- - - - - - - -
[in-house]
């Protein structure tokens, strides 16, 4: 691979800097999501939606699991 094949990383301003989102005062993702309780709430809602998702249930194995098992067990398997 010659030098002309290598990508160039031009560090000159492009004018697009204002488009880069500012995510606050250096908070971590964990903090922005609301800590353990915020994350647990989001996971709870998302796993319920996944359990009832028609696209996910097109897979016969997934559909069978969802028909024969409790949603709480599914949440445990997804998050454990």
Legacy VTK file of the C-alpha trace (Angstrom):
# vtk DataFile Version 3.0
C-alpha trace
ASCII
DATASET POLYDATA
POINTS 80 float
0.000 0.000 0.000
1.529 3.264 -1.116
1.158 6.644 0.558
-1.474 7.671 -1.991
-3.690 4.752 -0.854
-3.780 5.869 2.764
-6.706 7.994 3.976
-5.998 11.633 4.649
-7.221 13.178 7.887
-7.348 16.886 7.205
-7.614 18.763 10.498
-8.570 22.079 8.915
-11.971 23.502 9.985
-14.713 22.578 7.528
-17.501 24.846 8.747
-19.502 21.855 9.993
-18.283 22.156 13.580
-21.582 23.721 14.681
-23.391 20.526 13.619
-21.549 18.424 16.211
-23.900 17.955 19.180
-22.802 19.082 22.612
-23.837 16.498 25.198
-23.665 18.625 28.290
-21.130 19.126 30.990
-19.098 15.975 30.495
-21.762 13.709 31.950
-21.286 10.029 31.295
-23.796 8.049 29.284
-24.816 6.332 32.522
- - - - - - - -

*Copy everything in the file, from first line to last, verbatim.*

[in-house]
């Protein structure tokens, strides 16, 4: 691979800097999501939606699991 094949990383301003989102005062993702309780709430809602998702249930194995098992067990398997 010659030098002309290598990508160039031009560090000159492009004018697009204002488009880069500012995510606050250096908070971590964990903090922005609301800590353990915020994350647990989001996971709870998302796993319920996944359990009832028609696209996910097109897979016969997934559909069978969802028909024969409790949603709480599914949440445990997804998050454990």
Legacy VTK file of the C-alpha trace (Angstrom):
# vtk DataFile Version 3.0
C-alpha trace
ASCII
DATASET POLYDATA
POINTS 80 float
0.000 0.000 0.000
1.529 3.264 -1.116
1.158 6.644 0.558
-1.474 7.671 -1.991
-3.690 4.752 -0.854
-3.780 5.869 2.764
-6.706 7.994 3.976
-5.998 11.633 4.649
-7.221 13.178 7.887
-7.348 16.886 7.205
-7.614 18.763 10.498
-8.570 22.079 8.915
-11.971 23.502 9.985
-14.713 22.578 7.528
-17.501 24.846 8.747
-19.502 21.855 9.993
-18.283 22.156 13.580
-21.582 23.721 14.681
-23.391 20.526 13.619
-21.549 18.424 16.211
-23.900 17.955 19.180
-22.802 19.082 22.612
-23.837 16.498 25.198
-23.665 18.625 28.290
-21.130 19.126 30.990
-19.098 15.975 30.495
-21.762 13.709 31.950
-21.286 10.029 31.295
-23.796 8.049 29.284
-24.816 6.332 32.522